Lincoln School

Historical Marker #2345 in Franklin remembers the Lincoln School, which served as that city’s African American school from 1940-1965.

During the “Jim Crow” era, funding for African American schools in southern states often had to come from a combination of funding sources. Private funds, such as the Rosenwald program provided matching monies to communities that made monetary or in-kind contributions. State, county, and city tax funds were also sometimes appropriated for schools buildings. In addition, federal funding through different make-work programs sometimes helped, too.

Due to southern states’ practice of racial segregation, the idea of “separate but equal” rarely worked out in practice the way it was intended in theory. Most often black schools were severely lacking in almost every way: facilities, educational materials, extra-curricular activity opportunities, and teacher compensation.

Until the 1940 opening of the Lincoln School, Franklin’s African American students attended schools first held in community churches and then in a separate city school. A four-year high school was not provided for black students in the city until 1930.

With the opening of the Lincoln School in 1940, Franklin’s African American students finally had the opportunity to learn in quality environment. Amenities, as well as educational and extra-curricular programs that had not been available in the old school opened doors for the new school’s students.

Lincoln began accepting county students in 1944, which naturally brought crowded conditions. To combat the increased number of students, the school made a number of several additions to the building. Classrooms were added, as well as a cafeteria and conference rooms.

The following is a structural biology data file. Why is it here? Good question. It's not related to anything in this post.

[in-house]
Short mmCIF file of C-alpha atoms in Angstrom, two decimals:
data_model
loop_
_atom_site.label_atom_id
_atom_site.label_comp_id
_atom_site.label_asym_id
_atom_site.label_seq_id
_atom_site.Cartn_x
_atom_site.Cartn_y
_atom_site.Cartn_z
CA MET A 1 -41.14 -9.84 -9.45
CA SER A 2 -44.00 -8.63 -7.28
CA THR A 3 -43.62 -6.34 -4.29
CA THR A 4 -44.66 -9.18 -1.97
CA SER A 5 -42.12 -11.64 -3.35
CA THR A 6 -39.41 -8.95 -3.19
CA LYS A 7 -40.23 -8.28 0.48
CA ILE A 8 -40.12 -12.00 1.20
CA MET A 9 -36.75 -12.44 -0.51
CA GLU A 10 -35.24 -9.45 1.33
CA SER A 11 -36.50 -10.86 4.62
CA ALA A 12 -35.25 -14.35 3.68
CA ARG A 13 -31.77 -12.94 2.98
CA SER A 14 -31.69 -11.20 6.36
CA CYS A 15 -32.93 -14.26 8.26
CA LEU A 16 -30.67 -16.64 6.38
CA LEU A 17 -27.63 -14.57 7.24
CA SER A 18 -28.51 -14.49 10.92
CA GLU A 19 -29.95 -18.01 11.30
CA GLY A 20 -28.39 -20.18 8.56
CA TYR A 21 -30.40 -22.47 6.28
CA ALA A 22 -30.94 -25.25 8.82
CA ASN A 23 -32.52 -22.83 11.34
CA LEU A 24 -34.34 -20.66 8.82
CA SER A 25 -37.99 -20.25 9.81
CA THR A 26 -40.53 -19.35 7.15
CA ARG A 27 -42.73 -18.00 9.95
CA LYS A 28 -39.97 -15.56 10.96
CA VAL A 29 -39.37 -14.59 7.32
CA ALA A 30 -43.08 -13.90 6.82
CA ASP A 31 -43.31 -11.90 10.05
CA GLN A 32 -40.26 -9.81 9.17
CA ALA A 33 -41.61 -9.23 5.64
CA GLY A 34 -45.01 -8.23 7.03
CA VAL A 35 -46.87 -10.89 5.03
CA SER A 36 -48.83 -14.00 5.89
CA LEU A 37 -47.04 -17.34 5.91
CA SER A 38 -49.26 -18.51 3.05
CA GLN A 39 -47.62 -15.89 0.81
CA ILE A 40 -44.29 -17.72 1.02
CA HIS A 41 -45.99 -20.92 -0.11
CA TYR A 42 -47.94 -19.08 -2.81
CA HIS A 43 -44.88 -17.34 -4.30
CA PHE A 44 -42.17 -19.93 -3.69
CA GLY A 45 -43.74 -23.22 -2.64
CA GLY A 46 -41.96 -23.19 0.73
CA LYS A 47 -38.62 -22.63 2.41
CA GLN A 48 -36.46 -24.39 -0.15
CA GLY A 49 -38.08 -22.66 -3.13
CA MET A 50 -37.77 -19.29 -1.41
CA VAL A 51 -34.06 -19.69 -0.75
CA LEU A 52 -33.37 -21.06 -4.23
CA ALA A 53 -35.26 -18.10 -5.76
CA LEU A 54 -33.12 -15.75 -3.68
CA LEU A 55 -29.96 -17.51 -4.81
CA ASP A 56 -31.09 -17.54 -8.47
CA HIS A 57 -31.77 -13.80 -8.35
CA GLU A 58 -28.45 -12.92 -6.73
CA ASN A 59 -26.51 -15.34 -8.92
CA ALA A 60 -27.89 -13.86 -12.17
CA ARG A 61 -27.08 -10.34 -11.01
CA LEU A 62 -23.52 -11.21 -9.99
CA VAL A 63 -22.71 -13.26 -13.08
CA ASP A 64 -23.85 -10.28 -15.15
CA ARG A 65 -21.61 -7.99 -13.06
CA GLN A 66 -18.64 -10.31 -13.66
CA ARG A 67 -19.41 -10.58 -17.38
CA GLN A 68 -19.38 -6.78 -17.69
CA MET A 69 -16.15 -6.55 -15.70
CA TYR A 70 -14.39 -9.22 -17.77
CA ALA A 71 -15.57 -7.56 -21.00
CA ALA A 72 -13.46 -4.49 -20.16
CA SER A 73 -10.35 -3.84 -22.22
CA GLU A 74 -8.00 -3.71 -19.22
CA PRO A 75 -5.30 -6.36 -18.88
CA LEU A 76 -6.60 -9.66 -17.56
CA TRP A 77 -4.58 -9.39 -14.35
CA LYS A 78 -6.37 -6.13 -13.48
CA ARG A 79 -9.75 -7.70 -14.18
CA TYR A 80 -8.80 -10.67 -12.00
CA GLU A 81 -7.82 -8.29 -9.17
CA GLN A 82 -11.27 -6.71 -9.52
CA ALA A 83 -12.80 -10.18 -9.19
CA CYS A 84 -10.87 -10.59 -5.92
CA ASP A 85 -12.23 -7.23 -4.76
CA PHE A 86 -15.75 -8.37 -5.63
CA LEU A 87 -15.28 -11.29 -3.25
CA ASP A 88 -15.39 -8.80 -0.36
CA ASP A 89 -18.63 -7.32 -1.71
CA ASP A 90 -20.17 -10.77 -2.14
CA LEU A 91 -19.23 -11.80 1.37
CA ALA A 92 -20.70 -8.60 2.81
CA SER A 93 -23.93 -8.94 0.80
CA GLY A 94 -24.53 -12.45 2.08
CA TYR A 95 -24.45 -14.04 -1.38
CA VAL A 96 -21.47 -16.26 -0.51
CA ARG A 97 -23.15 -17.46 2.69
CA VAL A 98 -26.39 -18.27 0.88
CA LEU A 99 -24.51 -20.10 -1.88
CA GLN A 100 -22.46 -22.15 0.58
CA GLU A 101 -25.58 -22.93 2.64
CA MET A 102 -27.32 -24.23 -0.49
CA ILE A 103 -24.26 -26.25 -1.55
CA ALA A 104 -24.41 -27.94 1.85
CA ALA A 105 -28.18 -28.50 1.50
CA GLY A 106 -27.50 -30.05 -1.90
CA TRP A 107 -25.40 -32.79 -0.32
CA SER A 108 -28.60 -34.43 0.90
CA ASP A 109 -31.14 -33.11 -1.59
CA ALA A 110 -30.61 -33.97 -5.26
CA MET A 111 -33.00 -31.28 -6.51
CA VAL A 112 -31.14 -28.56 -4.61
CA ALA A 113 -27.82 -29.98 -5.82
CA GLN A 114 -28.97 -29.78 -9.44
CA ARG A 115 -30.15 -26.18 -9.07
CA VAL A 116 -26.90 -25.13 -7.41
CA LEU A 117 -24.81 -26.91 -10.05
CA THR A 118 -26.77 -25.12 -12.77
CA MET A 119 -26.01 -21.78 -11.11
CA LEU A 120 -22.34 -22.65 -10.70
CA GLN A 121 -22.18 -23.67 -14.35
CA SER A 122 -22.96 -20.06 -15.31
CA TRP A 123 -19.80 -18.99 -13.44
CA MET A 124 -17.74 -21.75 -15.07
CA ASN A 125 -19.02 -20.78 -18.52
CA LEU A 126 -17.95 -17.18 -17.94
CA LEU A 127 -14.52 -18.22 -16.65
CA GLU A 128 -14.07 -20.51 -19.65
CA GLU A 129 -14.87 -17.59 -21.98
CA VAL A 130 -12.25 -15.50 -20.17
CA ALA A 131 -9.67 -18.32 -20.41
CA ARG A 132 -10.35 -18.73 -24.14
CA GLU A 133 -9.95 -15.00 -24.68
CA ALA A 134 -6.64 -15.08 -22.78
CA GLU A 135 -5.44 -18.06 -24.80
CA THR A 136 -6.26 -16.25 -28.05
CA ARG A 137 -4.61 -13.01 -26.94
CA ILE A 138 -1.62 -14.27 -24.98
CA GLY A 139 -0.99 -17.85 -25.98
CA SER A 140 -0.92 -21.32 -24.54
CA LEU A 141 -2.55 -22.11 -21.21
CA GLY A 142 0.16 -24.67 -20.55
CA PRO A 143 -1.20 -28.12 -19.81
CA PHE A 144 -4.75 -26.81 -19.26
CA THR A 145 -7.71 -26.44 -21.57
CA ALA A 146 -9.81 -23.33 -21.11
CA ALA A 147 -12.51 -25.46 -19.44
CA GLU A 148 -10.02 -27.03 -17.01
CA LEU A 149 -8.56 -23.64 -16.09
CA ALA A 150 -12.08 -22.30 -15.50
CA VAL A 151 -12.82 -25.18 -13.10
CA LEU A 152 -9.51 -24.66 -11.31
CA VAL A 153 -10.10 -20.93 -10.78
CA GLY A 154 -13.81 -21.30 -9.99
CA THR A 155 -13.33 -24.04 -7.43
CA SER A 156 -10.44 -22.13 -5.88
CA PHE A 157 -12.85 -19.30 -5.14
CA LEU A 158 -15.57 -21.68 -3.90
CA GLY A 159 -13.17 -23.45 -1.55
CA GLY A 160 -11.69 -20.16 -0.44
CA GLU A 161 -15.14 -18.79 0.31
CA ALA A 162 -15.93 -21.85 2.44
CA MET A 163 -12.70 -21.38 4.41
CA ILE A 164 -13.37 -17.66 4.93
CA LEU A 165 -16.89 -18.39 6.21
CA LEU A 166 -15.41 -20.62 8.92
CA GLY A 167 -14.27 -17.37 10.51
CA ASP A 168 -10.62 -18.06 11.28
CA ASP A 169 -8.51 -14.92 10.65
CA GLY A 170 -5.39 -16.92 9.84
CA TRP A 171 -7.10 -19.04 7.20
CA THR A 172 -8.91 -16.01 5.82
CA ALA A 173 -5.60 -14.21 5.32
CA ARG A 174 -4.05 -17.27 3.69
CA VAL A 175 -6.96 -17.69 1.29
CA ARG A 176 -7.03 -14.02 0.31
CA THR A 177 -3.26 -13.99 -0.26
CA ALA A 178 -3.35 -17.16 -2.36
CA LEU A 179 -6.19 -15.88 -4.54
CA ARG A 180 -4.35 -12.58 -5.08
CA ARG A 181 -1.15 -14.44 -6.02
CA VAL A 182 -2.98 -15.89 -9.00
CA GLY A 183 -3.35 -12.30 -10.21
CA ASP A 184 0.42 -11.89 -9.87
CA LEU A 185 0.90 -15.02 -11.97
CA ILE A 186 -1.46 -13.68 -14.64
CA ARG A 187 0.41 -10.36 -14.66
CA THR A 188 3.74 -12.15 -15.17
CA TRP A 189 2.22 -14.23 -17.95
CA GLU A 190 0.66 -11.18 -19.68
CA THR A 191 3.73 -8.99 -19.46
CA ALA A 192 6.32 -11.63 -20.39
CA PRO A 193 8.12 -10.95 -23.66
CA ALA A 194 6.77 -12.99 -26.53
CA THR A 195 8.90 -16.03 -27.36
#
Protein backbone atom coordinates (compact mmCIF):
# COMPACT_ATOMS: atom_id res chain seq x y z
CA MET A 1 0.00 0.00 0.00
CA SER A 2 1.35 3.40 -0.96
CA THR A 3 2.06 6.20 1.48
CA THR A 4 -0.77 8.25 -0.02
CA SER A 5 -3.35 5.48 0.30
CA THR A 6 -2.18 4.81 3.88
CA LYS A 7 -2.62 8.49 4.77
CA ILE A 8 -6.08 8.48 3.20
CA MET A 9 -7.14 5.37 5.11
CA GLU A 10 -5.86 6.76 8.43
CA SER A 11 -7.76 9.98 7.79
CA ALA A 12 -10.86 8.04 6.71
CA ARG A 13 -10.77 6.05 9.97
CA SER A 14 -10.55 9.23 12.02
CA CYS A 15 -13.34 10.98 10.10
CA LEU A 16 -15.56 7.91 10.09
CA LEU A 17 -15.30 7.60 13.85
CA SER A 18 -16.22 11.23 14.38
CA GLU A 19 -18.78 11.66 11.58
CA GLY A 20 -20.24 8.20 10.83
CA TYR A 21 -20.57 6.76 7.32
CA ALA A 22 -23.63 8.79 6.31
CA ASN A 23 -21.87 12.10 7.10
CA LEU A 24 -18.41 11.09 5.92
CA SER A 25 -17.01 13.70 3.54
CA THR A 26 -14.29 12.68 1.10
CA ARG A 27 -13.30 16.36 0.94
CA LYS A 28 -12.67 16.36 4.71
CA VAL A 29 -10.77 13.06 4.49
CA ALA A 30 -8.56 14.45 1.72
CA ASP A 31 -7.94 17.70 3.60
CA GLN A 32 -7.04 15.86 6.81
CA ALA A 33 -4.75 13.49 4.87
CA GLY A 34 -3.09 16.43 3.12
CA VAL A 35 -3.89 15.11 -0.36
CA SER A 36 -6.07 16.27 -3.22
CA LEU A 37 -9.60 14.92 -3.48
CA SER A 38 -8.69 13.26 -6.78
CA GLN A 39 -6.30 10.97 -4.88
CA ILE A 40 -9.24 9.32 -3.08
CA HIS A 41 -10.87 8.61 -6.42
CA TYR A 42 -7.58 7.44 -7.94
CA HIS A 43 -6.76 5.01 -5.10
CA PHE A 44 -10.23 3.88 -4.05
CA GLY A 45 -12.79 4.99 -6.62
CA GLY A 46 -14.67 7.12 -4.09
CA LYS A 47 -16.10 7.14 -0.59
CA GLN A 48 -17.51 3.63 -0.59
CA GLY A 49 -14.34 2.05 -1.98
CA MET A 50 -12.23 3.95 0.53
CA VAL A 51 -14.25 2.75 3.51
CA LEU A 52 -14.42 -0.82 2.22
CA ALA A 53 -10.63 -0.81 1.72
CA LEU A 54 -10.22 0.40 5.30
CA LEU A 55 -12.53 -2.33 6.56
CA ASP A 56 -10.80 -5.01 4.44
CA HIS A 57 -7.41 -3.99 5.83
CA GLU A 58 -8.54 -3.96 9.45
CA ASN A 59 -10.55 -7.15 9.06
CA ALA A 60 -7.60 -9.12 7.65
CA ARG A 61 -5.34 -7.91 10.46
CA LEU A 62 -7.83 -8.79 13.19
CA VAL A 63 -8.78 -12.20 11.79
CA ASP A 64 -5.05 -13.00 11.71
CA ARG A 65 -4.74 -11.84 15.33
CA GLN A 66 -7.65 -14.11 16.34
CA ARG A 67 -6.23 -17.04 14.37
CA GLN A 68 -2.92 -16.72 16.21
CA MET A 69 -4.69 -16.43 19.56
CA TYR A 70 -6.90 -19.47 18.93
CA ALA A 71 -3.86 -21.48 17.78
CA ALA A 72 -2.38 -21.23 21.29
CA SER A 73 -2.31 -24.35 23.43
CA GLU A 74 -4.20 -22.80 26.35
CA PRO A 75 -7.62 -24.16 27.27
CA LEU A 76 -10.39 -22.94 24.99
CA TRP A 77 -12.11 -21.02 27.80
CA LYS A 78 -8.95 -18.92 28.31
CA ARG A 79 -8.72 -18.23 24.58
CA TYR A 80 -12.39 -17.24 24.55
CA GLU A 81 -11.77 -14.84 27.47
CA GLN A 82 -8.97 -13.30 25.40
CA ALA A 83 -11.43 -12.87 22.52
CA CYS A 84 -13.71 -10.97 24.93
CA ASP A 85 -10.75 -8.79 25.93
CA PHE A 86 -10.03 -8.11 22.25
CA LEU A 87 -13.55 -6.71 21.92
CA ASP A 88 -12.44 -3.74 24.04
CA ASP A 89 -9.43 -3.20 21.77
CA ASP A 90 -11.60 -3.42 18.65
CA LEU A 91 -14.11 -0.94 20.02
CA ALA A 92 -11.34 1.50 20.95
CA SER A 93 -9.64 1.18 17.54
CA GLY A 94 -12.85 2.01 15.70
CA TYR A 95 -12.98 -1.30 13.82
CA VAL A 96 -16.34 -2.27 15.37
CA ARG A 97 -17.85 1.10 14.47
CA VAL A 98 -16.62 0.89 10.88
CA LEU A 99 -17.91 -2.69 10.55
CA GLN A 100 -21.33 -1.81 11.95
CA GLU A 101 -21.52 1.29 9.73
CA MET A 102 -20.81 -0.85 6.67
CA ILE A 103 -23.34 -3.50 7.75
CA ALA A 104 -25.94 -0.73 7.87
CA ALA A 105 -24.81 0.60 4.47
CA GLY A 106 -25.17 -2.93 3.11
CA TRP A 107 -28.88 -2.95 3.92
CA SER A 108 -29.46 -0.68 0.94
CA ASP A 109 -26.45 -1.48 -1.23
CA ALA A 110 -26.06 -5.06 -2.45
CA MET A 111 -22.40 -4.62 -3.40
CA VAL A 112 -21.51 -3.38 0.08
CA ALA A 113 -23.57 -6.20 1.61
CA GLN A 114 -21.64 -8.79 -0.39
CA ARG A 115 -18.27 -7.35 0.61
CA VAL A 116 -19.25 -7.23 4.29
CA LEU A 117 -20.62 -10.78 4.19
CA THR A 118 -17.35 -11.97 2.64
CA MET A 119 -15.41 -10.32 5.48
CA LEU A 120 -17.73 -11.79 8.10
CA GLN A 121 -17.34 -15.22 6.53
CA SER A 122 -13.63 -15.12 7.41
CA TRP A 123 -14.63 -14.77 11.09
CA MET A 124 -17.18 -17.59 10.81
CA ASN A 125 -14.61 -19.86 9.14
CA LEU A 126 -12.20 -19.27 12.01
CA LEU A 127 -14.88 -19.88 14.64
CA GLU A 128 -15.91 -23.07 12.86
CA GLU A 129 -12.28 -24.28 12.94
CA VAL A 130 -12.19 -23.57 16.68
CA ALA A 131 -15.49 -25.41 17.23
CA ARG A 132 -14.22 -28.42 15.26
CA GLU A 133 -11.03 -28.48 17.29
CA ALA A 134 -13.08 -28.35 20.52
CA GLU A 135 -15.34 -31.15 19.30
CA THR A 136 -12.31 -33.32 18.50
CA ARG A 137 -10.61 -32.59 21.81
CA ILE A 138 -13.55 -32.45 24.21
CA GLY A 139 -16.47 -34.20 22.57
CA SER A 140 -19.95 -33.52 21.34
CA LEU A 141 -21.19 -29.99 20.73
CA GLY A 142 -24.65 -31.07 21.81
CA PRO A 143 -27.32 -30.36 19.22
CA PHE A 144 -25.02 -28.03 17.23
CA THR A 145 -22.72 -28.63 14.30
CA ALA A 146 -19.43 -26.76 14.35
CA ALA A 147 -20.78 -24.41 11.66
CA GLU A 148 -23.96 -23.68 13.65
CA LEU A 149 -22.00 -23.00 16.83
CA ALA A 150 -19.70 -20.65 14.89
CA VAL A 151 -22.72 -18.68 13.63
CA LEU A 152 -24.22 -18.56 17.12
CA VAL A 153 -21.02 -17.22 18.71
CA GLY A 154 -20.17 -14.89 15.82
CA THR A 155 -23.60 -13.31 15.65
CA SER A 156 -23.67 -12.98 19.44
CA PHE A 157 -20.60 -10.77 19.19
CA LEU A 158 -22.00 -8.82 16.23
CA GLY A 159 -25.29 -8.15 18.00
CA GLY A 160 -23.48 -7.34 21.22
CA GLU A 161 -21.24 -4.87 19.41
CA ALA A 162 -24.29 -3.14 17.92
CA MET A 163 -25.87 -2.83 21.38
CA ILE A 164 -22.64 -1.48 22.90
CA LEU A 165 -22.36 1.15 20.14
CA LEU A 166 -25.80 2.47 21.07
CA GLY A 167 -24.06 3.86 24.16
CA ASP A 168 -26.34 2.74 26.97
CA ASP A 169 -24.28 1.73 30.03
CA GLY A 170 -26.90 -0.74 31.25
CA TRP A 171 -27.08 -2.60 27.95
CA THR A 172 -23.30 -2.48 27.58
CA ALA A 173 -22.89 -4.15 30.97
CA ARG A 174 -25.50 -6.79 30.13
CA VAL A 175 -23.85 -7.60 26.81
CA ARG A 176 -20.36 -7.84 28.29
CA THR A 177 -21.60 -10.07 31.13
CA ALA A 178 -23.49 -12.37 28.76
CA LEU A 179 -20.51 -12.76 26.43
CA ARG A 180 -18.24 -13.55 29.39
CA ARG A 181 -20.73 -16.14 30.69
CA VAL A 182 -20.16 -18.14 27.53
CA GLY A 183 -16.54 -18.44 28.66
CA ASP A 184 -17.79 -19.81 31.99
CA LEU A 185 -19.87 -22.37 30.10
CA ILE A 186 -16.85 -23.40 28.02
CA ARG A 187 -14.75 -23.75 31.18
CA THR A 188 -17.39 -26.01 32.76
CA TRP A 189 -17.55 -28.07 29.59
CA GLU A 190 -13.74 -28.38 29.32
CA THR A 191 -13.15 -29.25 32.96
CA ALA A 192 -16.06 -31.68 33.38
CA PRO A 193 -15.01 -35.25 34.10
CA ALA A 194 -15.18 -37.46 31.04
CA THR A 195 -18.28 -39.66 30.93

Although the 1954 landmark Supreme Court decision, Brown vs. the Topeka Board of Education, stipulated that schools be integrated “with all deliberate speed,” it was not until 1965 that Lincoln was finally desegregated. Lincoln continued to be used after integration but was eventually replaced with a newer school which now serves as an elementary school.


A Rosenwald School

A Rosenwald School

Many of Kentucky™s African American schools were funded by the Rosenwald program, like Cadentown School, shown here, in Fayette County. Lincoln School, however, was not. Lincoln School™s construction was funded in part by the Works Progress Administration and the Franklin City Board of Education. Courtesy of the Library of Congress View File Details Page

Franklin Public Square

Franklin Public Square

Lincoln School was constructed in 1940 in the Harristown section of Franklin, Simpson County™s county seat, which was a predominately African American community. Courtesy of the Kentucky Historical Society View File Details Page

Franklin Graded School

Franklin Graded School

While white students had access to excellent educational facilities, like Franklin Graded School, African American students studied in a frame school building until Lincoln School was constructed in 1940. Courtesy of Kentucky Historical Society View File Details Page

Cite this Page:

Tim Talbott, “Lincoln School,” ExploreKYHistory, accessed July 22, 2017,


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